Mary Godwin’s and Percy Shelley’s world was infused with this racism. From visual art to literature to theater to music, ideas about race saturated their cultural environment. The newspapers regularly spit out racist opinions. And, the British empire’s political and economic policies—even its legal system—served to maintain a system of supremacy that increasingly hinged on notions of racial hierarchy.
Natural philosophy was particularly susceptible to this racialized atmosphere. Philosophers brought many of their cultural preconceptions and biases to their research, including assumptions about race. Rather than challenge racist ideology, writers built new theories to justify racist concepts. By the late eighteenth century this meant linking physiological differences to intellectual and moral capacities. Claiming that their arguments were based on observations of the natural world and natural laws, their work provided a philosophical foundation for race-based hierarchies.
Despite their reformist attitudes, Mary and Percy were nevertheless products of their age. Being abolitionists did not make them immune to racial assumptions. And, in fact, Mary Shelley’s fascination with natural philosophy led her to integrate early nineteenth-century ideas about race into the text of Frankenstein. She used race as a signifier of terror, hinting that Frankenstein’s Creature was another race—powerful and revengeful—running amok and threatening the safety of Europeans.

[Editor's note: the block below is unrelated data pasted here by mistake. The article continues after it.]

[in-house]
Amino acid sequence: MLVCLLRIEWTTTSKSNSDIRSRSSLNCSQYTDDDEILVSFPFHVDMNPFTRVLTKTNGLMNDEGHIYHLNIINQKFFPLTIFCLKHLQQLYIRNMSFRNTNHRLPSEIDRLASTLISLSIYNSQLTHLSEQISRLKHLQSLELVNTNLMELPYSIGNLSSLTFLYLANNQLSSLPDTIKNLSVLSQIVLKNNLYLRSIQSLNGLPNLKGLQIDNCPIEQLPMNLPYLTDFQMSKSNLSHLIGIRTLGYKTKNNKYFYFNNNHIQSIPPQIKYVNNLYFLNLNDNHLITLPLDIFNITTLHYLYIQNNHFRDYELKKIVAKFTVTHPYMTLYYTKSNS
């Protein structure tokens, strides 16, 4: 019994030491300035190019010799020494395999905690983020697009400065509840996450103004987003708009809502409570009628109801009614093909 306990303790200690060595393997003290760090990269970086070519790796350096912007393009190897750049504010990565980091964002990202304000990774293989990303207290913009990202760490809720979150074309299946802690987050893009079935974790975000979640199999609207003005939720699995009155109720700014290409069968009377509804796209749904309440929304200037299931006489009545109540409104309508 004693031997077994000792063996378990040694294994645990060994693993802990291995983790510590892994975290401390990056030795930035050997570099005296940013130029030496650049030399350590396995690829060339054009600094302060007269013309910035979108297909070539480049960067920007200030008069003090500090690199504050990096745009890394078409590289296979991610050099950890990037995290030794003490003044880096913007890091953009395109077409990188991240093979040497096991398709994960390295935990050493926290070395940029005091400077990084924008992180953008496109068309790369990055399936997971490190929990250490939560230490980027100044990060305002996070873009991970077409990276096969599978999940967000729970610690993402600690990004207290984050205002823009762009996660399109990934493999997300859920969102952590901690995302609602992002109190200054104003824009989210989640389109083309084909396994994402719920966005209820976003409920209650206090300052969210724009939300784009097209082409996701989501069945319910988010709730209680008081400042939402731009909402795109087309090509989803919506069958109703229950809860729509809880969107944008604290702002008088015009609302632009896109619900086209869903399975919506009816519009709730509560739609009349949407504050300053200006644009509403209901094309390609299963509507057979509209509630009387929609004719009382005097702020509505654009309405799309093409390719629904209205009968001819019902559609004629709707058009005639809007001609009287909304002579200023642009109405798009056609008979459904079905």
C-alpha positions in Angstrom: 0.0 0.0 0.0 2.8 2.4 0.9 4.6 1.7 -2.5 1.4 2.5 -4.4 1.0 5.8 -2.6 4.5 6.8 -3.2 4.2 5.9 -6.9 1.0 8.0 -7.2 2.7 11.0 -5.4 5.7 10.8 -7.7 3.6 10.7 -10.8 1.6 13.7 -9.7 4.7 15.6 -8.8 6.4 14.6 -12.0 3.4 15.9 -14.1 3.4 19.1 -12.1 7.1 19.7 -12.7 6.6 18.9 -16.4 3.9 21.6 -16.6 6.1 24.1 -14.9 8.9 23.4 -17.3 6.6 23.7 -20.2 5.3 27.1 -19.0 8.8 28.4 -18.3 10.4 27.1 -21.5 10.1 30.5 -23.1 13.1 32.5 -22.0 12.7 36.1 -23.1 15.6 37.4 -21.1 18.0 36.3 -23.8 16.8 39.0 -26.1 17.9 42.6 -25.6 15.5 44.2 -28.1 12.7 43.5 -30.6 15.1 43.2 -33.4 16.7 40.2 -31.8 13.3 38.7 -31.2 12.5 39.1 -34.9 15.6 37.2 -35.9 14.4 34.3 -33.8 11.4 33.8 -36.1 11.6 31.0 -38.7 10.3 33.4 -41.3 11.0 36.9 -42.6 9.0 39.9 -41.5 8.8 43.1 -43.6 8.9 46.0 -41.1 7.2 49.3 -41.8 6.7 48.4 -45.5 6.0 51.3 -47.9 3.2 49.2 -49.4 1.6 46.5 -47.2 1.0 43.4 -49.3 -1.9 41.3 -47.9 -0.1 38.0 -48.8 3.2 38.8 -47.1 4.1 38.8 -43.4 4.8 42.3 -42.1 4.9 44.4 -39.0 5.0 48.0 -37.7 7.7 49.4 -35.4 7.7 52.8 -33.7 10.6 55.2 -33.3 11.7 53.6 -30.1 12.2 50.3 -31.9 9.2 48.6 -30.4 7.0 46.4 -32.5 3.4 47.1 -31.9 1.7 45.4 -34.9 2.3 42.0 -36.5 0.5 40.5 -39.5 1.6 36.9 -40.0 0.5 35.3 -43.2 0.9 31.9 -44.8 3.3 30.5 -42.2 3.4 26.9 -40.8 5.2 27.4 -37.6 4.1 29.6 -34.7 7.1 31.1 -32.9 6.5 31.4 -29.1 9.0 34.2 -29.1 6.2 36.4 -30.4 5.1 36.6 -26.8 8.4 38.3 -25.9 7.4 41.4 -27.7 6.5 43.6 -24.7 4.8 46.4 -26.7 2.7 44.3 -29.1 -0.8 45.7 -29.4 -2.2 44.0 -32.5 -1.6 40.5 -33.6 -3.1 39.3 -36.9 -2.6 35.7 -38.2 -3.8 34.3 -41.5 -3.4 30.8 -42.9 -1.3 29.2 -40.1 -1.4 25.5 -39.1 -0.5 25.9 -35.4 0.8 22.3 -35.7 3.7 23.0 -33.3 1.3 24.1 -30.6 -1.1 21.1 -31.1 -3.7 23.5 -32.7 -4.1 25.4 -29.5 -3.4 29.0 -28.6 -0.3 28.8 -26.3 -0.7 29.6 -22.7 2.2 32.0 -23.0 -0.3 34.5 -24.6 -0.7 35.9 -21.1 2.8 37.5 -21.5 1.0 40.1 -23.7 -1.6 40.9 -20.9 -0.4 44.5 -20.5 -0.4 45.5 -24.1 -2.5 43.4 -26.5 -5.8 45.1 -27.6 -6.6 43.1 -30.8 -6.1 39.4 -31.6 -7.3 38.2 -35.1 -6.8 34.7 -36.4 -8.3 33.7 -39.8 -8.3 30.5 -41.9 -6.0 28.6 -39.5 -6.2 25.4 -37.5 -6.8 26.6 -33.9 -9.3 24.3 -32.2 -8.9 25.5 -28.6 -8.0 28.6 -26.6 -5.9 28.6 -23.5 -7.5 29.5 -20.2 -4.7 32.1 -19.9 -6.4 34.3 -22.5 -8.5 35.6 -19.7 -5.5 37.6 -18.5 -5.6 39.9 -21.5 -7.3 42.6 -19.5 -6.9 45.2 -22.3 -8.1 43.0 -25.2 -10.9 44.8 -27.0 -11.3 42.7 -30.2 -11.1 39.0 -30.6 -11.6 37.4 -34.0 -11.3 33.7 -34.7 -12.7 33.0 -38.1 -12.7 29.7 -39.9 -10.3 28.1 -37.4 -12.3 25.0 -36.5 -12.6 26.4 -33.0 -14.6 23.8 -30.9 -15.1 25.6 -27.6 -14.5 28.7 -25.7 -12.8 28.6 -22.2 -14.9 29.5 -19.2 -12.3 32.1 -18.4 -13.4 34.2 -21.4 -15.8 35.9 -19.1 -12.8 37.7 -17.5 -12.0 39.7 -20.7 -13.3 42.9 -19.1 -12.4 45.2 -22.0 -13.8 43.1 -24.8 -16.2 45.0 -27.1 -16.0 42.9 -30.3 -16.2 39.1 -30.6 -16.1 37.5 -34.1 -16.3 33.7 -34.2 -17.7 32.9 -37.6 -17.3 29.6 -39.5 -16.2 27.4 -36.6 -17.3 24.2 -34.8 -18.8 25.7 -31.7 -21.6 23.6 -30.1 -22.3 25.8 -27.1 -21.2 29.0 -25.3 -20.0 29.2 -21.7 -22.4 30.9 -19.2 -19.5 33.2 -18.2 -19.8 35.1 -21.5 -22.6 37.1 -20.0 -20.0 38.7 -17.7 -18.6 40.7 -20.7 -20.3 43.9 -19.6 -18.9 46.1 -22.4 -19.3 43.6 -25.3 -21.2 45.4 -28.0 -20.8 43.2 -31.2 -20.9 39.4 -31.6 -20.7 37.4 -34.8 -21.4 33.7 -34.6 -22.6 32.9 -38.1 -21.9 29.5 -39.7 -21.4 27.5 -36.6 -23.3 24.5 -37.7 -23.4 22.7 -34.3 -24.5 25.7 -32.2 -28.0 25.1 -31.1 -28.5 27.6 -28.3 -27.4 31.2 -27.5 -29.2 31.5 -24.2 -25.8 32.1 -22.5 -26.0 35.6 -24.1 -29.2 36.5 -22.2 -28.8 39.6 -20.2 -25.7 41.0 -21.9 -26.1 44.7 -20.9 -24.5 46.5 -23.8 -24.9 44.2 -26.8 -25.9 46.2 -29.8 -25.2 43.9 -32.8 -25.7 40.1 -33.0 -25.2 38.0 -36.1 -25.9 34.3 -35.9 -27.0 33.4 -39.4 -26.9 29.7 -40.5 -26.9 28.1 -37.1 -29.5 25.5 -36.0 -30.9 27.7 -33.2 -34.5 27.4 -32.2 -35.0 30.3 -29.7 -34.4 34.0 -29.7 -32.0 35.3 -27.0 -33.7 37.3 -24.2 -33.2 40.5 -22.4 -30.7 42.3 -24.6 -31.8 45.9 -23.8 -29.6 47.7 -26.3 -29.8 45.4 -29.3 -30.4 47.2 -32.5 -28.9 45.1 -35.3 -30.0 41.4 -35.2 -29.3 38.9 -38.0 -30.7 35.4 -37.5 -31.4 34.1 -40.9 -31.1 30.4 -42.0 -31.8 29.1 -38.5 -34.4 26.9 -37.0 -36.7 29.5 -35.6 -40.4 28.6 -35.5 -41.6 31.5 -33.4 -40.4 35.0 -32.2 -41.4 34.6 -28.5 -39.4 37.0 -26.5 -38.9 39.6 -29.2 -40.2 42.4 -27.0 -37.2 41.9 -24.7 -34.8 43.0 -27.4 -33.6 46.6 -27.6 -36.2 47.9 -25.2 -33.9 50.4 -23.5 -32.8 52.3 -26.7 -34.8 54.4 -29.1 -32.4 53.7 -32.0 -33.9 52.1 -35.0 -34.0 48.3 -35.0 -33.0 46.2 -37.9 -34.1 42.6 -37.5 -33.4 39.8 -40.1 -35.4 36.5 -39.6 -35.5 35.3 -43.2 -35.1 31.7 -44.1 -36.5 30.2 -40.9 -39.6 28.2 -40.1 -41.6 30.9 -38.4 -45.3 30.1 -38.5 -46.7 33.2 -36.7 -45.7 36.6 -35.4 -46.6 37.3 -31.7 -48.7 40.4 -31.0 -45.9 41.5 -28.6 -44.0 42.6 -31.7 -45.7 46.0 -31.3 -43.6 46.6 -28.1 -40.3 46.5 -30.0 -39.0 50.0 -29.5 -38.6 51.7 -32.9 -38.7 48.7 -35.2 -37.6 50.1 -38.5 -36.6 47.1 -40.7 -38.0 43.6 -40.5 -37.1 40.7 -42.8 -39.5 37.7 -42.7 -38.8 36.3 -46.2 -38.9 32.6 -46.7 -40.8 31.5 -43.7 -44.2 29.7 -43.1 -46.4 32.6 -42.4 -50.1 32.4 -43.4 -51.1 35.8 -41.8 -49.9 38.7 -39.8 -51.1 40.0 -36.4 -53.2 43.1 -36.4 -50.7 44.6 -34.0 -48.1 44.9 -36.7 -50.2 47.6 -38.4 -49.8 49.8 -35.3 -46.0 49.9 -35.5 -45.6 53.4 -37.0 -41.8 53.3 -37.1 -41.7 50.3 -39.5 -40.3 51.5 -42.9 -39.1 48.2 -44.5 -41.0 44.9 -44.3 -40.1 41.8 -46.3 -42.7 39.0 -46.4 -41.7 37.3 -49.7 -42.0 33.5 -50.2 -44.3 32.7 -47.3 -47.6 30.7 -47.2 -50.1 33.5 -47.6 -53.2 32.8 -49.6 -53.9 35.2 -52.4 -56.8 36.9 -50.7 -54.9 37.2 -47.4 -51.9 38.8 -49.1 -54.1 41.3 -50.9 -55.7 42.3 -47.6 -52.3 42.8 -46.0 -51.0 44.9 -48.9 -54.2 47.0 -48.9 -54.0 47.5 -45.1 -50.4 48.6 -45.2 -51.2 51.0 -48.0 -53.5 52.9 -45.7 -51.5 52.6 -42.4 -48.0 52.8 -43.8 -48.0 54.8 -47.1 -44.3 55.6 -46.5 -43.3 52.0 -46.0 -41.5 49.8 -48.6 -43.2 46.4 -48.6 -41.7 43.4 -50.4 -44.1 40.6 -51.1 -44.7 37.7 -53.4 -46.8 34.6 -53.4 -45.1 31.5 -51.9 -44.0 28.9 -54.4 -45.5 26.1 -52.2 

Godwin’s understanding of race came from a variety of sources. Among these was the Comte de Volney, who in 1791 published Ruins, or Meditations on the Revolutions of Empires (Les Ruines, ou méditations sur les révolutions des empires)—a text focused on examining the causes of the rise and fall of empires. Volney’s work was extremely popular, and Thomas Jefferson even translated a large portion of the text.
In Frankenstein, the Creature explicitly cites Volney’s book. He claims that it gave him “insight into the manners, governments, and religions of the different nations of the earth.” But, it also gives him an introduction into how Europeans expressed racial difference:
I heard of the slothful Asiatics; of the stupendous genius and mental activity of the Grecians; of the wars and wonderful virtue of the early Romans—of their subsequent degeneration—of the decline of that mighty empire; of chivalry, Christianity, and kings.
Racial difference was almost always expressed in moral and intellectual terms. In this case, those of Asian descent are imagined as “slothful,” a common trope in early modern Europe. On the other hand, the Greeks, Romans, and Medieval Europeans are notable for their “genius,” “mental activity,” “virtue,” and “chivalry.”